The reply came soft, slow. It spoke with the melody of one who was in such awe that even her own name couldn’t possibly impress the supreme being. Pariah was no stranger to such attention, but it was always just as unpleasant every single time. If anything, it placed her on a pedestal, doing no good to the pretentious nature of mankind. “…Carmen.”
Pariah gathered herself. She was in a most unique position, although this was not known to Carmen, or any other human on earth. The last time the nuke had sent her crashing down to earth from the upper atmosphere, it had also brought her closer to death than she could ever remember. Having not yet lost her spirit of justice, nor giving up on her dreams for global peace and perfect harmony, recovering was like a snap of her fingers. Her sheer desire to rise again, her bottomless pit of will, her revival was almost effortless. She had witnessed her own skin mending itself, her iconic halo glowing again as if it had undergone a reversal in time. Even the dust on her body vanished, leaving her spotless. She remembered rising off the ground before even the news chopper could get close. She remembered picking up speed and rocketing back to the explosion of the nuke, to see to it’s end, the only indicator of her ever being hurt was the puddle of blood, heavily irradiated, in the crater. That too, had sent the world into a frenzy, like unwanted, little playthings at her fingertips.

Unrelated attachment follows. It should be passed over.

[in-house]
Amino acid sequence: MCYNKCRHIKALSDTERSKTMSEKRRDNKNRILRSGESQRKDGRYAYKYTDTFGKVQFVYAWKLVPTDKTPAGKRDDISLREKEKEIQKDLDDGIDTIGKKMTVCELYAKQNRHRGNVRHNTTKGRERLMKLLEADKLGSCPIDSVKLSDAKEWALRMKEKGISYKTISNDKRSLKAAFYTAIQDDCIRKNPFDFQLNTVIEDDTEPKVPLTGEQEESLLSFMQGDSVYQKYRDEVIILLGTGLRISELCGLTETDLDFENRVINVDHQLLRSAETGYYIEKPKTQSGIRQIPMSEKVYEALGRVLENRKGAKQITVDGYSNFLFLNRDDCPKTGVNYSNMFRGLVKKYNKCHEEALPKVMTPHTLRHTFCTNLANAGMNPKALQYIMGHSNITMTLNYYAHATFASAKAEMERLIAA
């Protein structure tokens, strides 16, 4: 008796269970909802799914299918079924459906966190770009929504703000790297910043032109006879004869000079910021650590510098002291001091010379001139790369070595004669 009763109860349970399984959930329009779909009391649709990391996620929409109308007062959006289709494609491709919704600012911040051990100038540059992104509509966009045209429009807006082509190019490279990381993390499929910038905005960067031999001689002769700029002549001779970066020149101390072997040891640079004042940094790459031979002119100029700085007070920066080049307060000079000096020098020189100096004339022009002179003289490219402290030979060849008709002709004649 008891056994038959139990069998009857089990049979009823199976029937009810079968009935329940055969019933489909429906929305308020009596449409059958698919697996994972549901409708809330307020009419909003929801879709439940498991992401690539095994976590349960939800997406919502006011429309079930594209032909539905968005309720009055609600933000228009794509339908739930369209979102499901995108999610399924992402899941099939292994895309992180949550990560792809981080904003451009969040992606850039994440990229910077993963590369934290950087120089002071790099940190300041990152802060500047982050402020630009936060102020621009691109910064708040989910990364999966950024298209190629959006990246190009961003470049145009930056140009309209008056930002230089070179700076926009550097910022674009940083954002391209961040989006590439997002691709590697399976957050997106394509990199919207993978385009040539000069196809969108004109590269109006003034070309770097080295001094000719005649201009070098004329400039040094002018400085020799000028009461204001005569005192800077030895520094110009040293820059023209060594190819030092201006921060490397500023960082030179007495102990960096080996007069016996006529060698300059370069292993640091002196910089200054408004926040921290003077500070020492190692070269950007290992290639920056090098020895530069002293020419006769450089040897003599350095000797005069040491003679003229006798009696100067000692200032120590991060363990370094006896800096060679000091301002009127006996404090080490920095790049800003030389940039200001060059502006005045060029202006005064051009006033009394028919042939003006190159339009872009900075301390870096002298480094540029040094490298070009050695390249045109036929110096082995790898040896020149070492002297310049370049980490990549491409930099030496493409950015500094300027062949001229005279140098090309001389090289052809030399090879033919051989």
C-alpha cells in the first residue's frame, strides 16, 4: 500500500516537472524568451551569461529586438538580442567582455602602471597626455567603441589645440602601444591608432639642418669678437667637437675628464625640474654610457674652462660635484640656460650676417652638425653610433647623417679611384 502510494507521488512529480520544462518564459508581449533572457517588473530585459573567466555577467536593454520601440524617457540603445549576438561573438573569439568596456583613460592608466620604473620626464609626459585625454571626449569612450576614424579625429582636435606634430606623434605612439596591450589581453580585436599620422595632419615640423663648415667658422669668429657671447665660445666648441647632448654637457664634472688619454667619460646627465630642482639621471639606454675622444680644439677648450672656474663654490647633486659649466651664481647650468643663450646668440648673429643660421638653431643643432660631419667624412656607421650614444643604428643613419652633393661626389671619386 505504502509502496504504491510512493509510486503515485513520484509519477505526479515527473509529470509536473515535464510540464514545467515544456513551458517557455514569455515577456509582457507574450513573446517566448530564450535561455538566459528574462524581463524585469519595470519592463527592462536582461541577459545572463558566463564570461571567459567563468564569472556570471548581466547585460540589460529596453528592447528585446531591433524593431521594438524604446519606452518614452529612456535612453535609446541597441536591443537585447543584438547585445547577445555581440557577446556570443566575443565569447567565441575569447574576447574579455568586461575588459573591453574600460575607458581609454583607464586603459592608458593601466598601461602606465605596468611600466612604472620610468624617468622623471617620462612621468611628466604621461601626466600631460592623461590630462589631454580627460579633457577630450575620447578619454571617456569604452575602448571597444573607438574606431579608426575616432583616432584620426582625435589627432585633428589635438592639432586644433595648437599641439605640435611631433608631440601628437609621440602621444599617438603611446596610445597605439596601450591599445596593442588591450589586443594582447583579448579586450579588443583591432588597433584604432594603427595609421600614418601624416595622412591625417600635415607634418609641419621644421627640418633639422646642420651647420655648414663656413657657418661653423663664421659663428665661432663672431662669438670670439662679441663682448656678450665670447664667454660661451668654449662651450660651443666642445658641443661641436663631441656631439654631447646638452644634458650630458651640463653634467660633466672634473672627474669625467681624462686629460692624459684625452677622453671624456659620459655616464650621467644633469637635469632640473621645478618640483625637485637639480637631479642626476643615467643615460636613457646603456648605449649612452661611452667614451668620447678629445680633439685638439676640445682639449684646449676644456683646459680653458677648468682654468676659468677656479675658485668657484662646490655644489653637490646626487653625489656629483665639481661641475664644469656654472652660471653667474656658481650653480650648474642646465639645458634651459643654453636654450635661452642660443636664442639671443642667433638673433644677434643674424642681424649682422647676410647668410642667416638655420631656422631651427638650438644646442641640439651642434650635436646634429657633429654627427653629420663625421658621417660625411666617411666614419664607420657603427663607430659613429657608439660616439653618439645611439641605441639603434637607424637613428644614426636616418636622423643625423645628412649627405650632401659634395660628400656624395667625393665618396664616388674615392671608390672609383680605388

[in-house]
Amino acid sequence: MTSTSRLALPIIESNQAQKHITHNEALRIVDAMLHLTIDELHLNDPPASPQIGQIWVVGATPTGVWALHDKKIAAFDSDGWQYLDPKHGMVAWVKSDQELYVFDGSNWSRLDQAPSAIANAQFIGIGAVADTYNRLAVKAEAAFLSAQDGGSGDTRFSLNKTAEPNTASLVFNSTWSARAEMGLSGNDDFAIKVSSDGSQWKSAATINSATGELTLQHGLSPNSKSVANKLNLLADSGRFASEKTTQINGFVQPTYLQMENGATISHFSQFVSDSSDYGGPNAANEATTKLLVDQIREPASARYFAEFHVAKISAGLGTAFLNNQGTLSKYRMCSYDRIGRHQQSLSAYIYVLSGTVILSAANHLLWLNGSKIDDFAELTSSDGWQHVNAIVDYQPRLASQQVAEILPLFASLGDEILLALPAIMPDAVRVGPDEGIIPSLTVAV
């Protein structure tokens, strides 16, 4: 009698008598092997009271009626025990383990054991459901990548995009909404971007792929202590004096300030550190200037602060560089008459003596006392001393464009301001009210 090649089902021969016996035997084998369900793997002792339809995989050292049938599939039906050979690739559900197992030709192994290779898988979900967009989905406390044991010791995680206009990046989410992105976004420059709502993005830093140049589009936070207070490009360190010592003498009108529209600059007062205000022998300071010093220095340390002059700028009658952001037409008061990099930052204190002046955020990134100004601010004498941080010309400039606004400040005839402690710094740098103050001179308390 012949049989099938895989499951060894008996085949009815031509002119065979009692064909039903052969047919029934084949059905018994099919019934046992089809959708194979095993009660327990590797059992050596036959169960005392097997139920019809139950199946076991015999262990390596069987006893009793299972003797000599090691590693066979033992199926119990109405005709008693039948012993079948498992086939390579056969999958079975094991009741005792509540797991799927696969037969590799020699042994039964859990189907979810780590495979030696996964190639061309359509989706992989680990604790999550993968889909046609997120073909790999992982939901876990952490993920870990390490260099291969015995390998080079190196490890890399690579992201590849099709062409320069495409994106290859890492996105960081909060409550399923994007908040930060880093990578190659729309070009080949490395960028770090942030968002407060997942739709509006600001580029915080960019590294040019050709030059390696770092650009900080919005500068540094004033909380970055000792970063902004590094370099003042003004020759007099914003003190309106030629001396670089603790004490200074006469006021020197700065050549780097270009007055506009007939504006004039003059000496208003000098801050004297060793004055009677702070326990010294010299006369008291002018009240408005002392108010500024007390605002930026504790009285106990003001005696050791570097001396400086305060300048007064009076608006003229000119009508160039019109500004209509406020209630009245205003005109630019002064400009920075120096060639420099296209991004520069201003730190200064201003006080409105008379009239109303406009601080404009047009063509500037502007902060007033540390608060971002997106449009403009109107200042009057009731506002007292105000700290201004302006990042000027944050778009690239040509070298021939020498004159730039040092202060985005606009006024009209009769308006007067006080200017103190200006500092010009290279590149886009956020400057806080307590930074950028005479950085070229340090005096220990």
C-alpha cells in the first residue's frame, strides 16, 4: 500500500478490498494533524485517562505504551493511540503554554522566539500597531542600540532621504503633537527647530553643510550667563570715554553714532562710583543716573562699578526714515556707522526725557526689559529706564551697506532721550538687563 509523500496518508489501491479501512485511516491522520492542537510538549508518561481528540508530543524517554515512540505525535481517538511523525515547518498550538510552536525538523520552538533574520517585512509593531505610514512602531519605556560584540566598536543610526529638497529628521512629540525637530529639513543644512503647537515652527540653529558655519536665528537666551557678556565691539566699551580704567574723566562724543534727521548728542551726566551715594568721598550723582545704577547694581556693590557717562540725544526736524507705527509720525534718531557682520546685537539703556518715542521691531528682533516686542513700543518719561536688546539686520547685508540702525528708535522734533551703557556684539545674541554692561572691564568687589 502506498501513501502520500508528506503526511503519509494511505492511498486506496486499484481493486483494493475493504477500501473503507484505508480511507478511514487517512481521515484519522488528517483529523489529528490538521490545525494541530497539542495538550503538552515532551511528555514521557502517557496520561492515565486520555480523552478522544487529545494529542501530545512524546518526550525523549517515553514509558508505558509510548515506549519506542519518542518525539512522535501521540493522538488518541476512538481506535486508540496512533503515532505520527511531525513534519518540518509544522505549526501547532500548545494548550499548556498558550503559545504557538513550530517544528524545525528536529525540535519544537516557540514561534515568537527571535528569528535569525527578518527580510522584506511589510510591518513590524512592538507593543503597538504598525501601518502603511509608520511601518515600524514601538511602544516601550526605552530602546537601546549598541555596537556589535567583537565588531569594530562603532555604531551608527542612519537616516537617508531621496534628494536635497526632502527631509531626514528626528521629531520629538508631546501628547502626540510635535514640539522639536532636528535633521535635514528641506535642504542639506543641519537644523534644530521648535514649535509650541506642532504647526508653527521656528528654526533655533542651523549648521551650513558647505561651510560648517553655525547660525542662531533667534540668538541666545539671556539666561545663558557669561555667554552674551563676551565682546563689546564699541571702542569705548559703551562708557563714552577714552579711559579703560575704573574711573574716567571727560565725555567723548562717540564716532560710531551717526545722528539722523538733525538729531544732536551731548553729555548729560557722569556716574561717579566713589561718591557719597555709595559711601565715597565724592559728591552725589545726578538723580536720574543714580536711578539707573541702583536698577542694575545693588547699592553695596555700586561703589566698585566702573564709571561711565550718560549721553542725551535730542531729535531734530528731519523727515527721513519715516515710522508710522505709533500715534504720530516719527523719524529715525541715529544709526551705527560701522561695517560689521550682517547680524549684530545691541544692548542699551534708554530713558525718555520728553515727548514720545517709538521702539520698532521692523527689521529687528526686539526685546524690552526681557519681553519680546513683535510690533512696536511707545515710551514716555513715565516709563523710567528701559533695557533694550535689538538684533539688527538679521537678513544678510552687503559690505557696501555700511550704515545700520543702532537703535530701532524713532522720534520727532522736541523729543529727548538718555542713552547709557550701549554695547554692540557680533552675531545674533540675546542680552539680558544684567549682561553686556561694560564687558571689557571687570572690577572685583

Now, she was hanging over the edge of life and death again. She had gathered just enough energy to sit up and carry a conversation, but she could also will herself to death instantly. She just hadn’t made up her mind yet. Her body, held in it’s perpetual state of half-break, the fractured halo held together by her will for the time-being. There was something about this child that piqued her interest. That innocence, that foolish naivety. One last conversation, especially with a mind of purity, yet to be tainted with the adult matters of this world wouldn’t hurt, and then she can finally be left alone in peace, for the rest of eternity. Yes. That would be the best.
“Carmen?” She forced a smile through the pain. “Que lindo nombre.” “What a nice name.” The murmured compliment slammed into the child like the shower of a ruptured pinata, blushing so deeply that even her scarf could not hide it. She tucked her head between her shoulders as she lurched her hands away, realizing too late that she was still holding the tips of Pariah’s fingers. Even Pariah couldn’t help but laugh, her voice as fragile as the tinkling of her halo. That softness she has never let show in public quickly eased the child. Pariah craned her neck, looking around. All she could see from the depressed center of the crater was upturned soil, scattered, still smoking ashes, flattened trees. She did not strike anything populated, it seems.“Where am I?”